Wednesday, April 11, 2012

Ice Cube, Mecca and Barbecue (alternatively, My Observations from The Masters)

Sunday at Augusta. If you’re a golf fan, those words are magical (though I wonder how much of that feeling of wonderment comes from CBS’ constant chugging of The Masters Kool-Aid and abandonment of any journalist integrity regarding the event.) Nevertheless, I got to spend Easter Sunday at the Mecca of golf. I tried to work in a Passover reference, but couldn’t make it work.

Forget the flowers, look at us.
This was not my first time going to the Masters, but it was my first time going for the final round. We got there just as the gates opened at 8 a.m. to put our chairs at the 18th green where we hoped to see the newest Masters champion claim his title*. The good news is we did get our chairs there. The bad news is by sitting there we pretty much just got to see the back of a lot of people’s heads who, in turn, also saw the back of other people’s heads. Well, that and owing to a playoff, the title was actually claimed on the 10th green. If only I’d had the foresight to not only put my chair at the 10th green, but then leave it there fully expecting a second playoff hole. Had that been the case, I’d have been golden.

*You can set your chair in a spot and leave and it’ll still be there, undisturbed, when you get back.

Listening to people around me throughout the day as we walked around, Sunday was actually a kind of boring day for a final round. Sure, there was Louis Oosthuizen’s double eagle on the second hole (which I missed) as well as Bo Van Pelt’s hole in one on the 16th (which I also missed, though only because the wife wanted to stop by the bathroom on our way to watch that hole.)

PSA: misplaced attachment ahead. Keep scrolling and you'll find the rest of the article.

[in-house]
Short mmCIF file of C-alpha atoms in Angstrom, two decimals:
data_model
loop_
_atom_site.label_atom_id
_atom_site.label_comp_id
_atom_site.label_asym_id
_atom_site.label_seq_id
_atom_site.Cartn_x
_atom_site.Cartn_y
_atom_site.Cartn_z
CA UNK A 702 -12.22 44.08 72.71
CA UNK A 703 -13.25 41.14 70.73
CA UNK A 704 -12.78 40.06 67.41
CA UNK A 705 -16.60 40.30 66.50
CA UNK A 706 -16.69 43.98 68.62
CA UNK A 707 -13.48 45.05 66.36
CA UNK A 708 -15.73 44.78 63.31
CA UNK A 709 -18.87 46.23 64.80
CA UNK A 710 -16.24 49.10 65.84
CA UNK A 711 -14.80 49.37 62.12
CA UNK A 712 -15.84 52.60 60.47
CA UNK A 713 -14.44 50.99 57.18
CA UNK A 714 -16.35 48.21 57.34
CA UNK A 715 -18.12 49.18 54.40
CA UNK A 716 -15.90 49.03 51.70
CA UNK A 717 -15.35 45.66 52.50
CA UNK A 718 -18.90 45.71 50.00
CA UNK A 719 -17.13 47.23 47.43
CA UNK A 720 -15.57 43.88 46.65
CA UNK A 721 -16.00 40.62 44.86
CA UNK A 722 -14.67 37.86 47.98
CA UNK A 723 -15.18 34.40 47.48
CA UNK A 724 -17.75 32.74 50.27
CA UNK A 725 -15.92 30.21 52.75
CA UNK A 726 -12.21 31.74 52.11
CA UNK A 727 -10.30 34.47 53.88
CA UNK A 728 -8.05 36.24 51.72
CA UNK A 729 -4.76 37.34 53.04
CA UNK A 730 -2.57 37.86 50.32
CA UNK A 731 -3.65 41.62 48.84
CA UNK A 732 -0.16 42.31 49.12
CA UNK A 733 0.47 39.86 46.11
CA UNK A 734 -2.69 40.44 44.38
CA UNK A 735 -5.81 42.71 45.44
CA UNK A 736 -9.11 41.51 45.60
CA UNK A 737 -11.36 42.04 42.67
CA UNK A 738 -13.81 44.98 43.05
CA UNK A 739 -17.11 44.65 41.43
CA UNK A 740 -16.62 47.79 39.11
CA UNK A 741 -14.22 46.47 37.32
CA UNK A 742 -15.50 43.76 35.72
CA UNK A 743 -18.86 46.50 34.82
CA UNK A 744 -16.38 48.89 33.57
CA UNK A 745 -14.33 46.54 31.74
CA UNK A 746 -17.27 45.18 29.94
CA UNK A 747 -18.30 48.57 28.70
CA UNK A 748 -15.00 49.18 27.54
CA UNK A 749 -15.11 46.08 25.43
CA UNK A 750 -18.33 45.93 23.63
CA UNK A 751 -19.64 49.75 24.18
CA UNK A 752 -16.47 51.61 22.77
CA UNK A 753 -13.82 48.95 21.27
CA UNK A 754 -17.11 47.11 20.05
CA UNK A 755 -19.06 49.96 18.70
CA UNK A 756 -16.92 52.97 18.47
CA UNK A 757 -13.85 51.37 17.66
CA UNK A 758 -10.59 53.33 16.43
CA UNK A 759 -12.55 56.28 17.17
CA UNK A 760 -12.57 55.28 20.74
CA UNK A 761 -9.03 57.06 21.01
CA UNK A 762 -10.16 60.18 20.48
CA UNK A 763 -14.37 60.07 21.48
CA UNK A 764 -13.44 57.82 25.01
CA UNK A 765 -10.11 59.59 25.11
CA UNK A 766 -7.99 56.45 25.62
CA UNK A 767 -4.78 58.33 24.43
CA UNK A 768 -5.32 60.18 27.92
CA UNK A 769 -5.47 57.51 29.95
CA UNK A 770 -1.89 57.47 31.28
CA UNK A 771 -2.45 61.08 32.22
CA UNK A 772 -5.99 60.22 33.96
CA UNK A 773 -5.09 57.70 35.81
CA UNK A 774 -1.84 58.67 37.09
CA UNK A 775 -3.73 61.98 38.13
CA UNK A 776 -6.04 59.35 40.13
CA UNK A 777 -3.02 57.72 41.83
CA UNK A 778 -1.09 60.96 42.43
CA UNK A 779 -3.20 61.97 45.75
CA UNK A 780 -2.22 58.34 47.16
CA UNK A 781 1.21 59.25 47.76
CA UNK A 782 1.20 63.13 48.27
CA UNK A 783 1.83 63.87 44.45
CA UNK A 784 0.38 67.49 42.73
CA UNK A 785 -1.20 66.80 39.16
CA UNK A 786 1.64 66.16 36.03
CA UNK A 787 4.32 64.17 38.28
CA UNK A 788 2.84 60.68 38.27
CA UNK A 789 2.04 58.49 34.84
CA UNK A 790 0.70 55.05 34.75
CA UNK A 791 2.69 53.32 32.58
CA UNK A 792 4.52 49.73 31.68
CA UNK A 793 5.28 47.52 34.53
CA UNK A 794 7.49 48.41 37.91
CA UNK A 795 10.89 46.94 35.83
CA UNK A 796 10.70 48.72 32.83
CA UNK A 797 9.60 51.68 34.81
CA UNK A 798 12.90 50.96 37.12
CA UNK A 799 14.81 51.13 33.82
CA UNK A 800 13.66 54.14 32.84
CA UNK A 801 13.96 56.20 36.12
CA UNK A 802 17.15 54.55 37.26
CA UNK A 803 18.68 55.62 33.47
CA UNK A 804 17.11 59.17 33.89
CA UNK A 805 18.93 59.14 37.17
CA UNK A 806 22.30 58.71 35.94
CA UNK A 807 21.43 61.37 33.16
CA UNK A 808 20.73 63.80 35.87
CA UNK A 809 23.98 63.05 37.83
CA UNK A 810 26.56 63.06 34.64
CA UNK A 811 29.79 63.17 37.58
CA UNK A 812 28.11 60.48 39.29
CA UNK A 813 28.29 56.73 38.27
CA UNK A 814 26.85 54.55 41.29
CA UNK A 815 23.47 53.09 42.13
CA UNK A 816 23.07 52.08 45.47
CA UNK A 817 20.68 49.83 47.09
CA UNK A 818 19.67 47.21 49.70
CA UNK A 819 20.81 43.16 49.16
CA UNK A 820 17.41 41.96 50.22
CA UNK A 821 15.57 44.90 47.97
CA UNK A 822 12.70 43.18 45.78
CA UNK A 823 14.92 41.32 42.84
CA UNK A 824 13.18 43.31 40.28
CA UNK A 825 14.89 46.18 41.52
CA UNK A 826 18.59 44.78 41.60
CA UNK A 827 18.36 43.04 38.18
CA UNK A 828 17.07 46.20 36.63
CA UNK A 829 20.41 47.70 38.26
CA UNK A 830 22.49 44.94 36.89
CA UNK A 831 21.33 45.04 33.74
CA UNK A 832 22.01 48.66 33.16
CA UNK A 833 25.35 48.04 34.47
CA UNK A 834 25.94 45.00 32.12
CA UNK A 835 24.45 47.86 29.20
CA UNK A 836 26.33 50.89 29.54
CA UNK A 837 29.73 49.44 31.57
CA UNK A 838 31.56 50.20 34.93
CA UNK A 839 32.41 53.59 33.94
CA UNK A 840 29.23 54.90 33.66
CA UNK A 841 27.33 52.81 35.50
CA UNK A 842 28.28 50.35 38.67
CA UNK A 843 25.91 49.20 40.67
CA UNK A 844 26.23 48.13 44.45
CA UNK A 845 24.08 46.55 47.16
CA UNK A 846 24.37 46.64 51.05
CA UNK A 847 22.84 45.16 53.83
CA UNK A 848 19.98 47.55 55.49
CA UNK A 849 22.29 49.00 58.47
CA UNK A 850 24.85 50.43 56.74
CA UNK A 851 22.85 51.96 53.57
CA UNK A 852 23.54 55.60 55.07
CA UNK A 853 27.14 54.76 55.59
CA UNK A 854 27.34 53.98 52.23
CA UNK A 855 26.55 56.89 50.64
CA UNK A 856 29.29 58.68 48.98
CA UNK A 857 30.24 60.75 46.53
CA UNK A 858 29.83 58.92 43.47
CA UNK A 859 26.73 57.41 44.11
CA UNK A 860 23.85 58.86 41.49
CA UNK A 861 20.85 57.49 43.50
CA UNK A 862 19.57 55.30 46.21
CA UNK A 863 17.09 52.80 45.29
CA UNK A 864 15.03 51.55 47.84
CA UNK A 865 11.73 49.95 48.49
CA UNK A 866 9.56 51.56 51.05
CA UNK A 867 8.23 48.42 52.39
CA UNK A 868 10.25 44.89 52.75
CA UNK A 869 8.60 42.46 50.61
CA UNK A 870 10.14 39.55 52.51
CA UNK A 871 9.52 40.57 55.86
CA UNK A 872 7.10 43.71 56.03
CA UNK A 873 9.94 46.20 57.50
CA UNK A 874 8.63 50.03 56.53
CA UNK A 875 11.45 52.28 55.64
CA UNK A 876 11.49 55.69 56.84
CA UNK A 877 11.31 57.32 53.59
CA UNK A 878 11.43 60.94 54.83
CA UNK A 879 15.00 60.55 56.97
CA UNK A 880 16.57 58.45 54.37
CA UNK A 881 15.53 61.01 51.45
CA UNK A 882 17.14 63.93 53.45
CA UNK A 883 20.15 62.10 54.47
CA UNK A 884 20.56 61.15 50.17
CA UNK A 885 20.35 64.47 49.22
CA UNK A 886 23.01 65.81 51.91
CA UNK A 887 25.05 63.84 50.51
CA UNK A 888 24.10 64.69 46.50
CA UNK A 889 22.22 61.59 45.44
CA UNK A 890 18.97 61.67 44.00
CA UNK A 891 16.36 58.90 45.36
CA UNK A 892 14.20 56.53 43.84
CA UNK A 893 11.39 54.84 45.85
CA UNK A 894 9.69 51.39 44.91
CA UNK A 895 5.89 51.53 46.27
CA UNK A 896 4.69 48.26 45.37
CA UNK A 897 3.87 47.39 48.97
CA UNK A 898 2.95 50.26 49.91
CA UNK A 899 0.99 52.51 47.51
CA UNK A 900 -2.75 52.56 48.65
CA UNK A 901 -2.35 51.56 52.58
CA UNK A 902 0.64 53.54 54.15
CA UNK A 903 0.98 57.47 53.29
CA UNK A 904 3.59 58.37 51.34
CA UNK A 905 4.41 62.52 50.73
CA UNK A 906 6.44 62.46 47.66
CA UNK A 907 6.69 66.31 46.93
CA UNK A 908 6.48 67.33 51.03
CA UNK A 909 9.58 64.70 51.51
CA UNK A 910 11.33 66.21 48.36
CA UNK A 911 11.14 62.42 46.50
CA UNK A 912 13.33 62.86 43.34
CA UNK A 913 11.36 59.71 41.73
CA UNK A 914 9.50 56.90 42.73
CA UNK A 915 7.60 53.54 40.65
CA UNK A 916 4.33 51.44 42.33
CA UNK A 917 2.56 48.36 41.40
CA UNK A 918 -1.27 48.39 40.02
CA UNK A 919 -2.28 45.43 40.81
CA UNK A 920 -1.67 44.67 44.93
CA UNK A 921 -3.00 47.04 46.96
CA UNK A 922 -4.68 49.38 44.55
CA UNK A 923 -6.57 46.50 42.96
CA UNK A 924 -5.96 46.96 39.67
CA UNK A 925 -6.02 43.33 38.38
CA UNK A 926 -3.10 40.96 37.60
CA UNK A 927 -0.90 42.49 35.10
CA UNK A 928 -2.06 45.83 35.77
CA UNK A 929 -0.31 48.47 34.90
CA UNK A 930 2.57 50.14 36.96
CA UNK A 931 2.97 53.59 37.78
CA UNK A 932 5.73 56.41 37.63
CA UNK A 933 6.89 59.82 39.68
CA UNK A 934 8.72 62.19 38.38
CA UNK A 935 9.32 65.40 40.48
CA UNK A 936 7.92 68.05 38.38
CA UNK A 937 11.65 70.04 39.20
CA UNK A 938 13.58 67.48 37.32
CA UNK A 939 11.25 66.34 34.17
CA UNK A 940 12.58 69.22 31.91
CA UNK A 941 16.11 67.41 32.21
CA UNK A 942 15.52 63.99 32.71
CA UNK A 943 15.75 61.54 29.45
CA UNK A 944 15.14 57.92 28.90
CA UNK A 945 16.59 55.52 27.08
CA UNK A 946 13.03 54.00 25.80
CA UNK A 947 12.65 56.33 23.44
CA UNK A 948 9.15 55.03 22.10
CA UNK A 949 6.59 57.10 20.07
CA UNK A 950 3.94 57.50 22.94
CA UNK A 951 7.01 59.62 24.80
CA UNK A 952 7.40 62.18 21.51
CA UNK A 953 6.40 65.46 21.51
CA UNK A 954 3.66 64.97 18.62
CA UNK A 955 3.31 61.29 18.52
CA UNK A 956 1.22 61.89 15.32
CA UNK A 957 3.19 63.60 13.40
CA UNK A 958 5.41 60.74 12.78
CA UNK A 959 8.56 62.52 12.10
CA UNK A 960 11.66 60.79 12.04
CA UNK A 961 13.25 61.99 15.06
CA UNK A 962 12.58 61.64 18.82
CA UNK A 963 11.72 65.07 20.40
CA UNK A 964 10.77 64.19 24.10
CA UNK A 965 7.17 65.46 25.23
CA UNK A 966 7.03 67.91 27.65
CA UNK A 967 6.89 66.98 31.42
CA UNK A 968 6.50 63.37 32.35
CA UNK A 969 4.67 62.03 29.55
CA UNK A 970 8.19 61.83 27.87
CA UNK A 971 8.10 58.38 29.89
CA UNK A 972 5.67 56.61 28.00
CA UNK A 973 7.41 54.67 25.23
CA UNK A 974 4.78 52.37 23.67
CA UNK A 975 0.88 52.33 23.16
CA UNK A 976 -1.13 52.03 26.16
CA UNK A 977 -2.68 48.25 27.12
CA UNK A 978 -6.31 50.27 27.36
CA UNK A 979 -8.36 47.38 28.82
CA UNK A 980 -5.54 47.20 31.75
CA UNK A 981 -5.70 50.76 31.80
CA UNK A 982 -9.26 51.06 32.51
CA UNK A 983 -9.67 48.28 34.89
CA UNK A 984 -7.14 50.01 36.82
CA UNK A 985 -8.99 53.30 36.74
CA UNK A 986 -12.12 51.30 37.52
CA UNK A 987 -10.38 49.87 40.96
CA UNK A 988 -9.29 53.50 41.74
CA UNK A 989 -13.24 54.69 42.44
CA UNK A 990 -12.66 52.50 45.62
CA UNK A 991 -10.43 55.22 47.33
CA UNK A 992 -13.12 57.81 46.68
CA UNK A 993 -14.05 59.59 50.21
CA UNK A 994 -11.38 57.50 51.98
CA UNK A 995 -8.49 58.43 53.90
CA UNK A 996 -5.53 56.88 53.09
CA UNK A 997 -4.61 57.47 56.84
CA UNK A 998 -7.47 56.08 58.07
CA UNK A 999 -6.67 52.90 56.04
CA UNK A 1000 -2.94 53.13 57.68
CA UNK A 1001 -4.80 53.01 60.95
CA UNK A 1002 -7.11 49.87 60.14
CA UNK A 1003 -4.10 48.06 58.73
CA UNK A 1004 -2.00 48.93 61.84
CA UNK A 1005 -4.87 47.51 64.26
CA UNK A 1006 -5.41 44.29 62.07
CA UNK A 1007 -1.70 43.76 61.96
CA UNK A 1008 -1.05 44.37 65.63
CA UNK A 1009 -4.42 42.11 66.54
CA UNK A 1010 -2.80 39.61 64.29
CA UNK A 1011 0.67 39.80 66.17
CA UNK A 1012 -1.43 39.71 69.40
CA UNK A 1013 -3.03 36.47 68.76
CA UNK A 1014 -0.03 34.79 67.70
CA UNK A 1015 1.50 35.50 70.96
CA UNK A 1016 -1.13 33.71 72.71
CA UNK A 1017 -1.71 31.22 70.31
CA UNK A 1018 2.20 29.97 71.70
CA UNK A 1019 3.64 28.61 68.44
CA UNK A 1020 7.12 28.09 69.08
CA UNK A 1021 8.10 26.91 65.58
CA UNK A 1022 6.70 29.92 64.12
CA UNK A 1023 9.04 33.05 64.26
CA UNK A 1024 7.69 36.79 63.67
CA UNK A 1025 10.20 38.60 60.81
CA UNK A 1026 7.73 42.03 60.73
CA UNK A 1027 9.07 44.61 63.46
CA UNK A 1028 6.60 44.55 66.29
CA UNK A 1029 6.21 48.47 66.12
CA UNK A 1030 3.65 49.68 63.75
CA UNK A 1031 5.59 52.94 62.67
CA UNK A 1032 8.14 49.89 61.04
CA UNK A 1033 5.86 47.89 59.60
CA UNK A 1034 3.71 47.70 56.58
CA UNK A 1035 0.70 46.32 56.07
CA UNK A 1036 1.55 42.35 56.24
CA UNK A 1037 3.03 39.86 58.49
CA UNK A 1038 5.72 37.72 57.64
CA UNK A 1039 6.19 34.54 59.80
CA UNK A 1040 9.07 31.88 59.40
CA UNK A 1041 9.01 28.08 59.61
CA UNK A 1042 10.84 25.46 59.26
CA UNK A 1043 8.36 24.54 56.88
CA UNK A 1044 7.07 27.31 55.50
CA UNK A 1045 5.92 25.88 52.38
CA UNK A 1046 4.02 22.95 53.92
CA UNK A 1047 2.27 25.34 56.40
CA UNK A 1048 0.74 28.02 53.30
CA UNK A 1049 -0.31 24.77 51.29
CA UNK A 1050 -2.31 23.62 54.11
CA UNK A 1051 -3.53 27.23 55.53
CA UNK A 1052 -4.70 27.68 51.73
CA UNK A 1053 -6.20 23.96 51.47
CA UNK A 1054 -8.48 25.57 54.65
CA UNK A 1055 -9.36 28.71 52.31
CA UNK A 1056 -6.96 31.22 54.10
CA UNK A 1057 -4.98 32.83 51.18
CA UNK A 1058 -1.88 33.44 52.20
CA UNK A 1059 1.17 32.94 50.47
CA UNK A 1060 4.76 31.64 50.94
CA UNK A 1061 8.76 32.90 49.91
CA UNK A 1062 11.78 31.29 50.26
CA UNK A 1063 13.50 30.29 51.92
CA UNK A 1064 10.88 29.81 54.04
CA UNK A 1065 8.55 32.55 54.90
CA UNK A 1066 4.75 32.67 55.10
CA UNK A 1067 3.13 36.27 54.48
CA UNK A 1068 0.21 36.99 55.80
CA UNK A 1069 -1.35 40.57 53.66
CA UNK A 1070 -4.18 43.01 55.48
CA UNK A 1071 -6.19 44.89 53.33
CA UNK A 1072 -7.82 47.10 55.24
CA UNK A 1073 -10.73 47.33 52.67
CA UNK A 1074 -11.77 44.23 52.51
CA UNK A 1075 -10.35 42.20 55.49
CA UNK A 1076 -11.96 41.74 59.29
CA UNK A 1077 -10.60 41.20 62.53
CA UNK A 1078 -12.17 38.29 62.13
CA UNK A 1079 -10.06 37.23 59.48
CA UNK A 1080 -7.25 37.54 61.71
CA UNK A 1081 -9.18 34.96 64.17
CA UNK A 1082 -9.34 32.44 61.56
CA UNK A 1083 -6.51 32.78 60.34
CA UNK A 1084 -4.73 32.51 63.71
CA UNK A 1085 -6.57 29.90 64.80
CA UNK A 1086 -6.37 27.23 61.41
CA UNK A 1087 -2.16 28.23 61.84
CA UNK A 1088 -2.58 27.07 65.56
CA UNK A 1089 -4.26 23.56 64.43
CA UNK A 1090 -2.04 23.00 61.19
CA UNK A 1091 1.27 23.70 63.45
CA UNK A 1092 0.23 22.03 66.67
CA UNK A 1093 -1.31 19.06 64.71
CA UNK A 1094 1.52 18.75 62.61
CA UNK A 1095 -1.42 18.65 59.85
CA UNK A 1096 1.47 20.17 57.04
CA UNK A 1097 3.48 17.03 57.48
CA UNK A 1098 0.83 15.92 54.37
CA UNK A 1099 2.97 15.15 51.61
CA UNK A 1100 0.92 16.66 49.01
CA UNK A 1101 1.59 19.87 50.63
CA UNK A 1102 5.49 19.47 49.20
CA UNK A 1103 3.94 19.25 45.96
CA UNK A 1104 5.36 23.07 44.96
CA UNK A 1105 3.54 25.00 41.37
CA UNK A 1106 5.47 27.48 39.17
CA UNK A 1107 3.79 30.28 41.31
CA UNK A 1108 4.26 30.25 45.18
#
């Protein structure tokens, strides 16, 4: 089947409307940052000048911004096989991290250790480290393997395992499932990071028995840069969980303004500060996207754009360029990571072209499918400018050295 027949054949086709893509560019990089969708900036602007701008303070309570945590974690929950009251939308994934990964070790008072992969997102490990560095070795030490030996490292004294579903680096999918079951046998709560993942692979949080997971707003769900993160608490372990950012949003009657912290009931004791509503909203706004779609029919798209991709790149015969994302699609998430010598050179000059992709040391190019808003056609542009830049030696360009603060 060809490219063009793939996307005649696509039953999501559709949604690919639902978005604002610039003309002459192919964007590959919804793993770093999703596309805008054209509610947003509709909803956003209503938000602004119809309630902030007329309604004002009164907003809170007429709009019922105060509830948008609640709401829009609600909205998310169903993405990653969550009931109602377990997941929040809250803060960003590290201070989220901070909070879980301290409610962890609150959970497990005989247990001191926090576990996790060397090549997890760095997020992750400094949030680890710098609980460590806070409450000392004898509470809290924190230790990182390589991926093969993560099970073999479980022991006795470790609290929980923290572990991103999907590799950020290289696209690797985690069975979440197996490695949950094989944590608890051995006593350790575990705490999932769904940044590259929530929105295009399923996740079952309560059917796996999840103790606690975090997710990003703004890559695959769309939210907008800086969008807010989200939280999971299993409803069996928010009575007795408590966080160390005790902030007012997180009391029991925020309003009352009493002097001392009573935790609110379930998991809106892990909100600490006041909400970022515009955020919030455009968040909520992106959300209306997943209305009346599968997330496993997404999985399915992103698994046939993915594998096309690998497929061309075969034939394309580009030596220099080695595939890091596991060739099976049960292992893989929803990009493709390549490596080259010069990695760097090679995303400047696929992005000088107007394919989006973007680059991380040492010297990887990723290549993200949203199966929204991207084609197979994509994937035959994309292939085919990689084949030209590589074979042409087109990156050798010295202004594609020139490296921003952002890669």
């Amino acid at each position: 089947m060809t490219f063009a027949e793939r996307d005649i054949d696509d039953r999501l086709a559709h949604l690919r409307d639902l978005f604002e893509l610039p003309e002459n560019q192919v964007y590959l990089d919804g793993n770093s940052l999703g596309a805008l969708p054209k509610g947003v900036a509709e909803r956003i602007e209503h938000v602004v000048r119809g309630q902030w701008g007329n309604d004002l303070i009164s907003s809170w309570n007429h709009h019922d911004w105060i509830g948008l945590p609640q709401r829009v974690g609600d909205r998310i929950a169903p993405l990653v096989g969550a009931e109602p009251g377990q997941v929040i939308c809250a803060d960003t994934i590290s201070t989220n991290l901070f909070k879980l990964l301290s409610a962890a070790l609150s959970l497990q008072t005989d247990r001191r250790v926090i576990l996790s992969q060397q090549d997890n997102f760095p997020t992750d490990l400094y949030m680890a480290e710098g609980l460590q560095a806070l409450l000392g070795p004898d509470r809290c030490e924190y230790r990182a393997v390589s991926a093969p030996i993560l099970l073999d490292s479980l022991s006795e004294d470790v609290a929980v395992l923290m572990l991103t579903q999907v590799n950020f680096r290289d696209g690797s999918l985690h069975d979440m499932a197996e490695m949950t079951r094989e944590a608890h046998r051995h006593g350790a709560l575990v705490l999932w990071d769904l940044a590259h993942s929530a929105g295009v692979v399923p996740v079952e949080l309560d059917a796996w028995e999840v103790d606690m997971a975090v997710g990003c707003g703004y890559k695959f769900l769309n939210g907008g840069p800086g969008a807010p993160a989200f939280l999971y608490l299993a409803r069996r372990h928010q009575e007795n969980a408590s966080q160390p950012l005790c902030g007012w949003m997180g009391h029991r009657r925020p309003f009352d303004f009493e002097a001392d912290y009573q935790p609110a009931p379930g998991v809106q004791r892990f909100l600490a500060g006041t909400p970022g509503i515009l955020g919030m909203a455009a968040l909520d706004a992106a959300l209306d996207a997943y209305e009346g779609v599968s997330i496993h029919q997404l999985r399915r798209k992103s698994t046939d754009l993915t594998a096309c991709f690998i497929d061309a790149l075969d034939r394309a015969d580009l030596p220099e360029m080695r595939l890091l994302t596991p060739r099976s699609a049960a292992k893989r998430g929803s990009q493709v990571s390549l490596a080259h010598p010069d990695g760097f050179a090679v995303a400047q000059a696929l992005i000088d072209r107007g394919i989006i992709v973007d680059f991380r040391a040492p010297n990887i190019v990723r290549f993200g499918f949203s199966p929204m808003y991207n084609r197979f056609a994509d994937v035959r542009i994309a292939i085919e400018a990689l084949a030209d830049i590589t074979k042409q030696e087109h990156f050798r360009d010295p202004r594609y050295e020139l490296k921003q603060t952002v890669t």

Proof that I was at least at The Masters
(Or really good at Photoshop)
I did, however, get to see Adam Scott’s hole in one, so if you had “know someone who saw a hole in one at The Masters” on your bucket list, you can now check that off.  Some unsolicited advice for those people: you should probably add yourself to some of your bucket list items rather than living vicariously through other people. That was really cool to see. My wife, however, was off following Phil Mickelson around the course, so she missed it. So really, I have no witnesses I could call to verify that I actually saw it. You’re going to have to take my word for it.  

As you would expect, we walked around the course, marveling at how pristine the grass was and bemoaning the fact the azaleas had already bloomed. We talked to a woman from Oregon who paid $900 for one day for her ticket (we paid $125 for two tickets). I cursed the concession stand for running out of barbecue sandwiches late in the afternoon. I may or may not have walked outside the designated walkway for a step or two to say I walked on the Masters playing surface.  We ran in to some fellow Georgia Southern graduates who were taking commemorative photos in front of the clubhouse (they and press members were the only ones allowed with cameras.)  

As for the drama playing out on the course, for the last two hours of the tournament, we sat at the 18th green and watched the top of the flag blow in the wind. That’s basically all we could see of the green from our seats. So instead, we cheered every time they changed the giant scoreboard updating us as to not only what happened at 18, but also throughout the rest of the course. We only found out that Bubba Watson had won when the scoreboard was updated, which was probably a good three or four minutes after everyone watching at home knew.

As Ice Cube said, "Today I didn't even have to use my A.K.. I got to say it was a good day. 

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